Progress in the Enhanced Use of Electronic Medical Records: Data From the Ontario Experience
Mavis Jones, PhD; Chad Koziel, MMA; Darren Larsen, MD; Plumaletta Berry, MHI; Elena Kubatka-Willms, MPP
A new research paper from OntarioMD based on data from over 4,000 clinicians shows that Ontario physicians perceive the quality of the care they provide improves the longer they use their electronic medical records (EMRs). The paper describes a change management strategy, including a self-assessment survey tool and EMR maturity model (EMM), developed to support the adoption and implementation of EMRs among community-based physicians in the province of Ontario, Canada.

3D Signatures’ TeloView™ Software Identifies and Stages Patients With Alzheimer’s Disease From a Cheek Swab
WINNIPEG, Manitoba, March 21, 2017 (GLOBE NEWSWIRE) -- 3D Signatures Inc. (TSX-V:DXD) (OTCQB:TDSGF) (FSE:3D0) (the "Company" or "3DS"), is pleased to announce clinical study results which confirm that based on a swab from the inside of a patient’s cheek, its proprietary TeloView™ software platform has the ability to identify patients with Alzheimer’s disease (“AD”) and, furthermore, distinguish between mild, moderate, and severe forms of the disease. The results of this confirmatory study have been accepted for publication in the peer-reviewed Journal of Alzheimer’s Disease.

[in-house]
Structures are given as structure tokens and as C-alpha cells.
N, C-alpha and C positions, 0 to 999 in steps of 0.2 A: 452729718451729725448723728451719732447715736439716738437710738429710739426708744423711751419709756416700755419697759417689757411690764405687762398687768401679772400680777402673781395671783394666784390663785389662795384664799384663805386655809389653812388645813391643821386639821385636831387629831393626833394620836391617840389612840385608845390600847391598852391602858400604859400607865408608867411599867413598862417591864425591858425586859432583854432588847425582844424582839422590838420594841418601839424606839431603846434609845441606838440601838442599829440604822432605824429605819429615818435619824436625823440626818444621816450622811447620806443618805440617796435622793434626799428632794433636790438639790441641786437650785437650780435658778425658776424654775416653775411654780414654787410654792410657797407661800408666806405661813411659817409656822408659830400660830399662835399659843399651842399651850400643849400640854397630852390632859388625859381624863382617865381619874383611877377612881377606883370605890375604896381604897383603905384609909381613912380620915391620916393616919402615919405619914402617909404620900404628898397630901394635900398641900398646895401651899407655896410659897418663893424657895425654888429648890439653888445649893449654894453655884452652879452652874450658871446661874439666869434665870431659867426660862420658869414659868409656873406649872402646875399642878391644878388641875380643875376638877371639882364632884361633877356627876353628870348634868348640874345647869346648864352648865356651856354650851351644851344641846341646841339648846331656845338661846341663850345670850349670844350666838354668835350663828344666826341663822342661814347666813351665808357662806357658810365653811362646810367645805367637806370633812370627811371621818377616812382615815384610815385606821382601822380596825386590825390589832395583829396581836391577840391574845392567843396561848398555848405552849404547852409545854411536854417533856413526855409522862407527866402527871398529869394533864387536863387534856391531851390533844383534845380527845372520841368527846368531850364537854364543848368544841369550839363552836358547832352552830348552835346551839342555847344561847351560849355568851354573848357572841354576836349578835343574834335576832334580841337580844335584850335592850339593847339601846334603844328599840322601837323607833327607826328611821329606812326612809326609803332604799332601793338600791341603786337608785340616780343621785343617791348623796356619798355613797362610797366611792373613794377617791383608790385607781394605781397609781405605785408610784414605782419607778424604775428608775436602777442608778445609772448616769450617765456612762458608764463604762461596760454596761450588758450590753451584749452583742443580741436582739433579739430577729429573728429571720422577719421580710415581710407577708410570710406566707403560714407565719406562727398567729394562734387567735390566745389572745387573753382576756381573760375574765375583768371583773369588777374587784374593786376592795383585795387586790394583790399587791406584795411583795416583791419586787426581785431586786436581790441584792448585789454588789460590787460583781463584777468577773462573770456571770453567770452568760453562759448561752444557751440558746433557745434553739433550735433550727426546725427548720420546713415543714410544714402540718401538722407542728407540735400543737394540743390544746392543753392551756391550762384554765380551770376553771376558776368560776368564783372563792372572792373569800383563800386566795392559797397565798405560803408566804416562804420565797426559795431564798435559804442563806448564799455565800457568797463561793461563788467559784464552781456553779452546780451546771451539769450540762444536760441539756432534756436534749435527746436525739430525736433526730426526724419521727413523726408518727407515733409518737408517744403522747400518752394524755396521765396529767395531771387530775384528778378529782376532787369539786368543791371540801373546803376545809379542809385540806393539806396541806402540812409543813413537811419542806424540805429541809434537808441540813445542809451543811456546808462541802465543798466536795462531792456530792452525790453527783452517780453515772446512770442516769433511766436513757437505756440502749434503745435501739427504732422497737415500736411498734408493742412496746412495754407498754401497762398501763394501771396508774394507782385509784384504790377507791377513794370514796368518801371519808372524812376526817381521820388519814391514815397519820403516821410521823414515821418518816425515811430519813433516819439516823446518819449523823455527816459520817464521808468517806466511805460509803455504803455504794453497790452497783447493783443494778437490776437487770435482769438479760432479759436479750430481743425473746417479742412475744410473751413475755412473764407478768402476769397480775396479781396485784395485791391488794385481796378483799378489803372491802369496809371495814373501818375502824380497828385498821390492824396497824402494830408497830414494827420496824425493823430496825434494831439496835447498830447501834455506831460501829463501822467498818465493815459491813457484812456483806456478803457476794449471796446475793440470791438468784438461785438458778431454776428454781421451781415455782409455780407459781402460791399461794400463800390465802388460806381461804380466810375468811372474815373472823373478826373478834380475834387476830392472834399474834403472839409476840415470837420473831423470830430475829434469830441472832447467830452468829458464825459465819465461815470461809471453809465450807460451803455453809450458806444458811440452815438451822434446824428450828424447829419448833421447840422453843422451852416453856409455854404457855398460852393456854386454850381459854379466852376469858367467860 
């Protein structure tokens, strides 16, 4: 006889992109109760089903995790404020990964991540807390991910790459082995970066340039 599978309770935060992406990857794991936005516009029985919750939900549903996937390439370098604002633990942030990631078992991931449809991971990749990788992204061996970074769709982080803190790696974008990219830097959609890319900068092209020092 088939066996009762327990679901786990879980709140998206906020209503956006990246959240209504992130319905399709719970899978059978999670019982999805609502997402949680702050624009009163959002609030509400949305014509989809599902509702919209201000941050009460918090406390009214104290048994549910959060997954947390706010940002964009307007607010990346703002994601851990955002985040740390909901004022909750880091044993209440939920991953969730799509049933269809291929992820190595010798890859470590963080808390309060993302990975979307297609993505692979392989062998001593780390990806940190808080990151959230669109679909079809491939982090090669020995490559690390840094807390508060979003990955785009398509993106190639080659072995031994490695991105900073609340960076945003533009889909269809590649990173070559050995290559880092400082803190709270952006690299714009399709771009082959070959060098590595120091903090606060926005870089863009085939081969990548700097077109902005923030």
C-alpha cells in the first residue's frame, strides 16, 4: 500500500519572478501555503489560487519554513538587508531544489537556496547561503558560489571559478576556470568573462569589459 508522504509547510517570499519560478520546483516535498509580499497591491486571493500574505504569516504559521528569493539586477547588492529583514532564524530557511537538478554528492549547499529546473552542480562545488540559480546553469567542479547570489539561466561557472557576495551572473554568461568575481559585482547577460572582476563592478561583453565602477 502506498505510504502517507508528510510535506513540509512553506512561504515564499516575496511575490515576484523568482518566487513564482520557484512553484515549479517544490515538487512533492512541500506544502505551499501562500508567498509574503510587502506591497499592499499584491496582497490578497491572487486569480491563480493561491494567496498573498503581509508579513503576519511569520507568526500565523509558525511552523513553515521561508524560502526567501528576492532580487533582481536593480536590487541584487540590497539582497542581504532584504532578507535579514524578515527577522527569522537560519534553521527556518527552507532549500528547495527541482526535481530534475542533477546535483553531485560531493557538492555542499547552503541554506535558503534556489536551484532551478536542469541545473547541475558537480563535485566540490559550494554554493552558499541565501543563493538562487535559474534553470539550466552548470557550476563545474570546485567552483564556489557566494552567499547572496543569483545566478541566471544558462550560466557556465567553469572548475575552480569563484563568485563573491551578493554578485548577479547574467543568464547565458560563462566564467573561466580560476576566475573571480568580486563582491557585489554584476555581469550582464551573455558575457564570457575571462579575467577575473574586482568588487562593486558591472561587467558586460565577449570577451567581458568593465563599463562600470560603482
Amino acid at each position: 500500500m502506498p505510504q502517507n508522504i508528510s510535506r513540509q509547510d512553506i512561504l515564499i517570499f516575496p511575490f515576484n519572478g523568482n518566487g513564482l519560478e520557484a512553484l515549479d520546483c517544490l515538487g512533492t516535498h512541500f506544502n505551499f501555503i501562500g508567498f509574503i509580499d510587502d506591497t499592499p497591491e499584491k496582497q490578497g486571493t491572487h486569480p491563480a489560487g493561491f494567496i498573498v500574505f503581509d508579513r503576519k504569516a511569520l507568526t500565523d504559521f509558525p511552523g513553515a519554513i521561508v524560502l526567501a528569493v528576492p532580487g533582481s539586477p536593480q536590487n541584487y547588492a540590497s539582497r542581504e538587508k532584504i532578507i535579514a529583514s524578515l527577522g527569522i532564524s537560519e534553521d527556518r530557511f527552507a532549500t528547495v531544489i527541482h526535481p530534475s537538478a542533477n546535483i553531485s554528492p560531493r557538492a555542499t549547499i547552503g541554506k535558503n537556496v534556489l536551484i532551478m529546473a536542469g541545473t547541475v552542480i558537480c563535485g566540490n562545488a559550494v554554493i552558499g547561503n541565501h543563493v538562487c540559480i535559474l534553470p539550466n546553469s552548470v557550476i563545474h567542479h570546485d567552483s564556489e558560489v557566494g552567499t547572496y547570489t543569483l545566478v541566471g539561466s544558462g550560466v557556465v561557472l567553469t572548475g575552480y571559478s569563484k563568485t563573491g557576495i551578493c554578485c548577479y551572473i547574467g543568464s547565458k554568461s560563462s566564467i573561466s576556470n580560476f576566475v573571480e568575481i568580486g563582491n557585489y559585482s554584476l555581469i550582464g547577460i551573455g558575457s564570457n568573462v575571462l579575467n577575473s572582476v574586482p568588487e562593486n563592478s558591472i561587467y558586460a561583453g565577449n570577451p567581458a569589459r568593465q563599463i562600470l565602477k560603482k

AD is the most common form of dementia affecting approximately five million Americans age 65 and older, as well as an estimated 200,000 Americans under the age of 65 who are afflicted with early-onset AD. AD is clinically defined as a progressive neurodegenerative disorder that involves cognitive impairment, memory loss, visual-spatial retrogression and language impairment. AD is the fifth leading cause of death for people age 65 and older.

How Digital Health Could Help End the Opioid Addiction Crisis